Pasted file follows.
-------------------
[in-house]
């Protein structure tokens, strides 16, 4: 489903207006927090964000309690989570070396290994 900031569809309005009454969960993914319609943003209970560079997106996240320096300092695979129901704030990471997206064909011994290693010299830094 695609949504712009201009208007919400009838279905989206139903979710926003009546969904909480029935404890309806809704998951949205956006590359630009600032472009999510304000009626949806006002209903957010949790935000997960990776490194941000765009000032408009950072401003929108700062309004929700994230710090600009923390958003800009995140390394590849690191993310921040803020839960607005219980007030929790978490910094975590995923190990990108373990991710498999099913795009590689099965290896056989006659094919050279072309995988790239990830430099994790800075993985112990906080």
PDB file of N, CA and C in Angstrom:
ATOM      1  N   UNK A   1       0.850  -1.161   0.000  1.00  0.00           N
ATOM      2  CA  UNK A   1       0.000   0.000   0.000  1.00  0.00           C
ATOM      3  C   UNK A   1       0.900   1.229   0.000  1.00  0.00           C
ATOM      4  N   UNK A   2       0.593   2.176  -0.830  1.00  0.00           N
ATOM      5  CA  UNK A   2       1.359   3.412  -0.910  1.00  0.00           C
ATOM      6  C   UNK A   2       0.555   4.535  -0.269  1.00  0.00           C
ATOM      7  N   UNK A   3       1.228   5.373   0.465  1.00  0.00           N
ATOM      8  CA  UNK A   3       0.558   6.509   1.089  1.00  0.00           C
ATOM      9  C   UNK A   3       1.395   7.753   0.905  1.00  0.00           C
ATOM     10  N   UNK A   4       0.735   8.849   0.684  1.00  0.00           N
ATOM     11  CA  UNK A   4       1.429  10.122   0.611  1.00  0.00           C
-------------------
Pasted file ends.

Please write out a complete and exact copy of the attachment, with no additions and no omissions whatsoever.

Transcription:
[in-house]
């Protein structure tokens, strides 16, 4: 489903207006927090964000309690989570070396290994 900031569809309005009454969960993914319609943003209970560079997106996240320096300092695979129901704030990471997206064909011994290693010299830094 695609949504712009201009208007919400009838279905989206139903979710926003009546969904909480029935404890309806809704998951949205956006590359630009600032472009999510304000009626949806006002209903957010949790935000997960990776490194941000765009000032408009950072401003929108700062309004929700994230710090600009923390958003800009995140390394590849690191993310921040803020839960607005219980007030929790978490910094975590995923190990990108373990991710498999099913795009590689099965290896056989006659094919050279072309995988790239990830430099994790800075993985112990906080």
PDB file of N, CA and C in Angstrom:
ATOM      1  N   UNK A   1       0.850  -1.161   0.000  1.00  0.00           N
ATOM      2  CA  UNK A   1       0.000   0.000   0.000  1.00  0.00           C
ATOM      3  C   UNK A   1       0.900   1.229   0.000  1.00  0.00           C
ATOM      4  N   UNK A   2       0.593   2.176  -0.830  1.00  0.00           N
ATOM      5  CA  UNK A   2       1.359   3.412  -0.910  1.00  0.00           C
ATOM      6  C   UNK A   2       0.555   4.535  -0.269  1.00  0.00           C
ATOM      7  N   UNK A   3       1.228   5.373   0.465  1.00  0.00           N
ATOM      8  CA  UNK A   3       0.558   6.509   1.089  1.00  0.00           C
ATOM      9  C   UNK A   3       1.395   7.753   0.905  1.00  0.00           C
ATOM     10  N   UNK A   4       0.735   8.849   0.684  1.00  0.00           N
ATOM     11  CA  UNK A   4       1.429  10.122   0.611  1.00  0.00           C